What are conservatives trying to conserve?

Writing at NRO, Andrew McCarthy sums up a point that is often made, though perhaps not often enough:  in America, most conservatives aren’t trying to conserve a monarchy, or blood & soil nationalism, but an idea that remains radical even after 241 years.

These episodes are a constant reminder that what conservatives intend to conserve, and what progressives intend to progress away from, is Anglo-American liberalism, with its individual rights, procedural justice, and rule of law.

In the Commentary symposium, “Is Free Speech Under Threat in the United States,” Jonah Goldberg contributes this:

Of course free speech is under threat in America. Frankly, it’s always under threat in America because it’s always under threat everywhere. Ronald Reagan was right when he said in 1961, “Freedom is never more than one generation away from extinction. We didn’t pass it on to our children in the bloodstream. It must be fought for, protected, and handed on for them to do the same.”

This is more than political boilerplate. Reagan identified the source of the threat: human nature. God may have endowed us with a right to liberty, but he didn’t give us all a taste for it. As with most finer things, we must work to acquire a taste for it…

In the past, threats to free speech have taken many forms—nationalist passion, Comstockery (both good and bad), political suppression, etc.—but the threat to free speech today is different. It is less top-down and more bottom-up. We are cultivating a generation of young people to reject free speech as an important value

The self-esteem craze was just part of the cocktail of educational fads. Other ingredients included multiculturalism, the anti-bullying crusade, and, of course, that broad phenomenon known as “political correctness.” Combined, they’ve produced a generation that rejects the old adage “sticks and stones can break my bones but words can never harm me” in favor of the notion that “words hurt.” What we call political correctness has been on college campuses for decades. But it lacked a critical mass of young people who were sufficiently receptive to it to make it a fully successful ideology. The campus commissars welcomed the new “snowflakes” with open arms; truly, these are the ones we’ve been waiting for.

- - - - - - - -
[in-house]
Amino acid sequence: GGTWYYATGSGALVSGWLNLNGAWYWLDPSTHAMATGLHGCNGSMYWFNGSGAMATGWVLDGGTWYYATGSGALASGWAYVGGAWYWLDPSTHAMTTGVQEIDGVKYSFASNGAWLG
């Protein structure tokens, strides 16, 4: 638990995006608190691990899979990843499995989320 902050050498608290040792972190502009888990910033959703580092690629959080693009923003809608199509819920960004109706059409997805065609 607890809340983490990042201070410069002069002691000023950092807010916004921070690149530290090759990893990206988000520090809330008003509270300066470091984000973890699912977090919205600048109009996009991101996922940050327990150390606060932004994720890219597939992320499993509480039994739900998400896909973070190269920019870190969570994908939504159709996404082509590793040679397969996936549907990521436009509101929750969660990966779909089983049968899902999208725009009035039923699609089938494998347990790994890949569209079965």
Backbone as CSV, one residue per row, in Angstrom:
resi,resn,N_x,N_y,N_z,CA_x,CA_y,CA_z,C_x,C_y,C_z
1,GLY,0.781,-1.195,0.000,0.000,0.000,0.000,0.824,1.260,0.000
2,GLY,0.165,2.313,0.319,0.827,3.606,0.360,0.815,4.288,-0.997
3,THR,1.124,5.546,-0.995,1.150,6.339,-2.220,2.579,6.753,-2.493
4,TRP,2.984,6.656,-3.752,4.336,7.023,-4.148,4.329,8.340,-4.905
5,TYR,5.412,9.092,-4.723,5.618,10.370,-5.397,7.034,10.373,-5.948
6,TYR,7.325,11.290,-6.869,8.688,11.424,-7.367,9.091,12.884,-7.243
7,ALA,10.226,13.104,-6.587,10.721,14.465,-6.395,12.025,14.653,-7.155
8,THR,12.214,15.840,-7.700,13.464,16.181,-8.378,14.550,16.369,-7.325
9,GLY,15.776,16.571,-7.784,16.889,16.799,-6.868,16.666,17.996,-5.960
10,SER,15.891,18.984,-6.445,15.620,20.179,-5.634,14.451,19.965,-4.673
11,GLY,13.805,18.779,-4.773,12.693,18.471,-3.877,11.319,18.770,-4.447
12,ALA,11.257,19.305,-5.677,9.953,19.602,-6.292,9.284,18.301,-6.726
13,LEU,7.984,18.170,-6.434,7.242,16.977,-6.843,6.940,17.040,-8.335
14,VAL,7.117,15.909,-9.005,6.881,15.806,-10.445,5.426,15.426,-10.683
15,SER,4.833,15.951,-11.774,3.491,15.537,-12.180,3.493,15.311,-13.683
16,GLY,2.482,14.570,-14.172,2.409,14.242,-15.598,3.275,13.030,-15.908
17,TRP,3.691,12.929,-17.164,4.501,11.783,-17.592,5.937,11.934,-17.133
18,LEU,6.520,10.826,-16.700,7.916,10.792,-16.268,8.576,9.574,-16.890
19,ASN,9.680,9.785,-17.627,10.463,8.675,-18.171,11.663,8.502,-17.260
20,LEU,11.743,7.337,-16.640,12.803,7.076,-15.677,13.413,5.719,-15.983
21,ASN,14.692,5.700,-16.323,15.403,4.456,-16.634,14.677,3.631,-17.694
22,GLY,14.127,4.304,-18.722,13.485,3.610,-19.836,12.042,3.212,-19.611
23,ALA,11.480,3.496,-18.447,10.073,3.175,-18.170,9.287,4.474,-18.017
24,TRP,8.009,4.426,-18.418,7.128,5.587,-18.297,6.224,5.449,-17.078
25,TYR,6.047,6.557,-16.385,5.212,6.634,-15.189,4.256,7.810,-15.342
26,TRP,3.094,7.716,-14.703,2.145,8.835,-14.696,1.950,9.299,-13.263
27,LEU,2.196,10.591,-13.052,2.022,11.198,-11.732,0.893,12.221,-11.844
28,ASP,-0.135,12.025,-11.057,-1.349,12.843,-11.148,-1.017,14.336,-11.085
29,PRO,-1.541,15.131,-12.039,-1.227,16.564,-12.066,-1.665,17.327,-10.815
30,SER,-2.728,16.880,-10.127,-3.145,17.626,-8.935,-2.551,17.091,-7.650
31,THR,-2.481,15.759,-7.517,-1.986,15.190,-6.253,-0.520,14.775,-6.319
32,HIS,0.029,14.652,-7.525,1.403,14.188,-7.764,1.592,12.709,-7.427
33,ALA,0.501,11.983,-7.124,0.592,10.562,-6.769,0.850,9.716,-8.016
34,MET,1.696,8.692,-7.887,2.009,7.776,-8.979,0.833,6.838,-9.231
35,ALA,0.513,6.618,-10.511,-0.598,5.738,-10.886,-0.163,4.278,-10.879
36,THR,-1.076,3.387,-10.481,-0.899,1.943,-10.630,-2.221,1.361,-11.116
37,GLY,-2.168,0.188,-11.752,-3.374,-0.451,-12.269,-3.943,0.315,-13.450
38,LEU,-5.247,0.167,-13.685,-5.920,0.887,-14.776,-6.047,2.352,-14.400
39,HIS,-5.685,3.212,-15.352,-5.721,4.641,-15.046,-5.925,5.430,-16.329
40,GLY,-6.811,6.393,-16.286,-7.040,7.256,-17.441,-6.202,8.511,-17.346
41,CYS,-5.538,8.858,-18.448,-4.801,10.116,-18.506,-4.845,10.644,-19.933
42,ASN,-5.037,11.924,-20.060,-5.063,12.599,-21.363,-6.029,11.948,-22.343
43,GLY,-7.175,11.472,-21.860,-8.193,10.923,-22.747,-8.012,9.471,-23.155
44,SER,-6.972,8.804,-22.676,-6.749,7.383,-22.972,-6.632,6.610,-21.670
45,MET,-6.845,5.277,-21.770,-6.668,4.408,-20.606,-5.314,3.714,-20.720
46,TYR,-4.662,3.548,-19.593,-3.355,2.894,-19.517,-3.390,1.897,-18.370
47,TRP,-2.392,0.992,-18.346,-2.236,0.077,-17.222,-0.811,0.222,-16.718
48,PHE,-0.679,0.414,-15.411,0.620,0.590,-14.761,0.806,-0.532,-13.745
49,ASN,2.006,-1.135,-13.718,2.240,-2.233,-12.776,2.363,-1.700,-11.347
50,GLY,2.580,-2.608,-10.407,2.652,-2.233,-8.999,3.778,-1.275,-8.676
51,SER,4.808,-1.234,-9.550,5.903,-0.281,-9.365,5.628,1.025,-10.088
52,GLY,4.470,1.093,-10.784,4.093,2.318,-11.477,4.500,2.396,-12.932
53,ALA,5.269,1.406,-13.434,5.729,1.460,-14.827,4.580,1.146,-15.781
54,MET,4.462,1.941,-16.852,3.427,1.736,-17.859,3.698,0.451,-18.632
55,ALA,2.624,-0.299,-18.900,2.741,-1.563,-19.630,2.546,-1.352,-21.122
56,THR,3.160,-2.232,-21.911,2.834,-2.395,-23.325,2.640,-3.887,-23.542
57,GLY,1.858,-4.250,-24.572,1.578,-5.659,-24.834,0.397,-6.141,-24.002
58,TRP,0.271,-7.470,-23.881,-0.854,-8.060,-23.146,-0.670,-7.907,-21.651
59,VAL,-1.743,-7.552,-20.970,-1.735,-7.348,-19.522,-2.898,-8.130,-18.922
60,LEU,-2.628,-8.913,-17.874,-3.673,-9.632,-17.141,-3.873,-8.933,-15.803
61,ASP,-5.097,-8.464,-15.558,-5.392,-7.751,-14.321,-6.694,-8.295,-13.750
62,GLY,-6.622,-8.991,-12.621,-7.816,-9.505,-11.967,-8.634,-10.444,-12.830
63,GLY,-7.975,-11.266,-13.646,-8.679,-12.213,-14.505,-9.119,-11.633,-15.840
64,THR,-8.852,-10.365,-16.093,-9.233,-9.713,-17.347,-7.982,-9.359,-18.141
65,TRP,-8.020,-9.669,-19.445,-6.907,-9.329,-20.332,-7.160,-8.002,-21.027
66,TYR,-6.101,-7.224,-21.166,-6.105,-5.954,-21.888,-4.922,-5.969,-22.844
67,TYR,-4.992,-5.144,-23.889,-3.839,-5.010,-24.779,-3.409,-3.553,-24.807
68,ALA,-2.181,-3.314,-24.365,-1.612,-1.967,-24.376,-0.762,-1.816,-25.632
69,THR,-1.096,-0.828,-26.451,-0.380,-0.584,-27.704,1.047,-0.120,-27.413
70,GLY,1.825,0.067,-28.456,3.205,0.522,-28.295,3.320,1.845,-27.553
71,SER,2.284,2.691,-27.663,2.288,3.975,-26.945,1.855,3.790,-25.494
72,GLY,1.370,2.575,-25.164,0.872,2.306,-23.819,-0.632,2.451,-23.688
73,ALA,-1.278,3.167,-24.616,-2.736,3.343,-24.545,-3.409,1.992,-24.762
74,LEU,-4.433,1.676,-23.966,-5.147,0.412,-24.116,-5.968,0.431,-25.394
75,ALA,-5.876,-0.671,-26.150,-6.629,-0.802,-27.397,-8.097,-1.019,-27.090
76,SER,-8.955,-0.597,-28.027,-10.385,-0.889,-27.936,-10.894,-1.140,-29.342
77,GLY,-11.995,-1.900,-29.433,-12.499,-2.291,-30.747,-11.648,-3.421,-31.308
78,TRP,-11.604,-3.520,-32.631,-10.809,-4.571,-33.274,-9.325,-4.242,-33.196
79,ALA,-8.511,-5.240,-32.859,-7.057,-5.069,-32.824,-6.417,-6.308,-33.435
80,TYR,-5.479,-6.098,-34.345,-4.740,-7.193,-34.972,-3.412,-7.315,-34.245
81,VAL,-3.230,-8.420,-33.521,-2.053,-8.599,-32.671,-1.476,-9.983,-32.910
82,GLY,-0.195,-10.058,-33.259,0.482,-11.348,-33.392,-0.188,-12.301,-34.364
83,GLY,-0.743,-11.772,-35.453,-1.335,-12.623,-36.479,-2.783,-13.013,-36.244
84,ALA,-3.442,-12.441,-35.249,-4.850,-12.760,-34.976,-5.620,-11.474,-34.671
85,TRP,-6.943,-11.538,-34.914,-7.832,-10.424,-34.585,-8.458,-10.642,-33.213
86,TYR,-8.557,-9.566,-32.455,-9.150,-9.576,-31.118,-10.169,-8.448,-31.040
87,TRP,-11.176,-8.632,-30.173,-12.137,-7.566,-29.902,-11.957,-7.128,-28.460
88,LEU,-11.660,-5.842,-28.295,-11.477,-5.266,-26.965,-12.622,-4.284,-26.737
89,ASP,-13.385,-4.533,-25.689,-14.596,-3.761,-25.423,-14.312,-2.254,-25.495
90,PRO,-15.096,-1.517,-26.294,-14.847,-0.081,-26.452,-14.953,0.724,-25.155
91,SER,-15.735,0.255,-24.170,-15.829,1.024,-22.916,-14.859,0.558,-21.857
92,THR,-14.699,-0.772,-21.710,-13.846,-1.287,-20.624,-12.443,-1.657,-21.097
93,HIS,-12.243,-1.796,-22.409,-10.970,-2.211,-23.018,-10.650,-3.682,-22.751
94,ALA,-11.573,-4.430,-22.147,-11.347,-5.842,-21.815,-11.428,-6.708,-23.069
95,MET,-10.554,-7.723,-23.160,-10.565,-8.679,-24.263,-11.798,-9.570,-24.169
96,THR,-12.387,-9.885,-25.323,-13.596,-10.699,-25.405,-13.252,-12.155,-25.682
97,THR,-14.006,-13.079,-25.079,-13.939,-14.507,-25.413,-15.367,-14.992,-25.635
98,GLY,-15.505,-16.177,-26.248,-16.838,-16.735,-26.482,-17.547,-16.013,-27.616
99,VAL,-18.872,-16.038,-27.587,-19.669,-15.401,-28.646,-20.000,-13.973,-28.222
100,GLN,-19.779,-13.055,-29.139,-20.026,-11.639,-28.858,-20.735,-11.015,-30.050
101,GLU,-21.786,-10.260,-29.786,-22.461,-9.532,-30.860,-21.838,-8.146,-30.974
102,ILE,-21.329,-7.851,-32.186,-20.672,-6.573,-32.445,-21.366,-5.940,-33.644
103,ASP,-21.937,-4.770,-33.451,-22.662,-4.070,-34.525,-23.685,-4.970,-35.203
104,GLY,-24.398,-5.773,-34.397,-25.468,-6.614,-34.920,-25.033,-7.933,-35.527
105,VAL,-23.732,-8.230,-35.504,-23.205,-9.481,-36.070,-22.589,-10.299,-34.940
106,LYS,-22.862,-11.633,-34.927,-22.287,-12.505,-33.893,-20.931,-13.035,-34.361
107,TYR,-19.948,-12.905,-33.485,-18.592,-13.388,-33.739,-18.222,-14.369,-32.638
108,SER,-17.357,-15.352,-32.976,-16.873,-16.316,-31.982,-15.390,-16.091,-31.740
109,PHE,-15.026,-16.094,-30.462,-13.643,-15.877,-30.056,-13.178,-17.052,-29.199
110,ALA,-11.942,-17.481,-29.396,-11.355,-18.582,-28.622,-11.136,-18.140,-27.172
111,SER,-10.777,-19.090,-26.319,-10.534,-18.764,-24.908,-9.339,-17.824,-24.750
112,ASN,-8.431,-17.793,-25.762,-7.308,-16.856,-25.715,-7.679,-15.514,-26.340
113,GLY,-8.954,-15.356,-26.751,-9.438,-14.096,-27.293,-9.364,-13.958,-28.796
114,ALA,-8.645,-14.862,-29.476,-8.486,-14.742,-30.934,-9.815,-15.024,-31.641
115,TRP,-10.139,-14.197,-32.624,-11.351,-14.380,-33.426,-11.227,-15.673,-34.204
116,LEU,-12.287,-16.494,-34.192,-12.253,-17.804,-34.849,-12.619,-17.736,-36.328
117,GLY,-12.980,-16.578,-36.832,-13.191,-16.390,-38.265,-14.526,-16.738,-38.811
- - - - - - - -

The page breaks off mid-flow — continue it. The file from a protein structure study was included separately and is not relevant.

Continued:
“Words hurt” is a fashionable concept in psychology today. (See Psychology Today: “Why Words Can Hurt at Least as Much as Sticks and Stones.”) But it’s actually a much older idea than the “sticks and stones” aphorism. For most of human history, it was a crime to say insulting or “injurious” things about aristocrats, rulers, the Church, etc. That tendency didn’t evaporate with the Divine Right of Kings

And that is the threat free speech faces today. Those who inveigh against “hate speech” are in reality fighting “heresy speech”—ideas that do “violence” to sacred notions of self-esteem, racial or gender equality, climate change, and so on. Put whatever label you want on it, contemporary “social justice” progressivism acts as a religion, and it has no patience for blasphemy.

Appeals to the First Amendment have as much power over the “antifa” fanatics as appeals to Odin did to champions of the New Faith.

In the same symposium, David French adds:

While politically correct shaming still has great power in deep-blue America, its effect in the rest of the country is to trigger a furious backlash, one characterized less by a desire for dialogue and discourse than by its own rage and scorn. So we’re moving toward two Americas—one that ruthlessly (and occasionally illegally) suppresses dissenting speech and the other that is dangerously close to believing that the opposite of political correctness isn’t a fearless expression of truth but rather the fearless expression of ideas best calculated to enrage your opponents.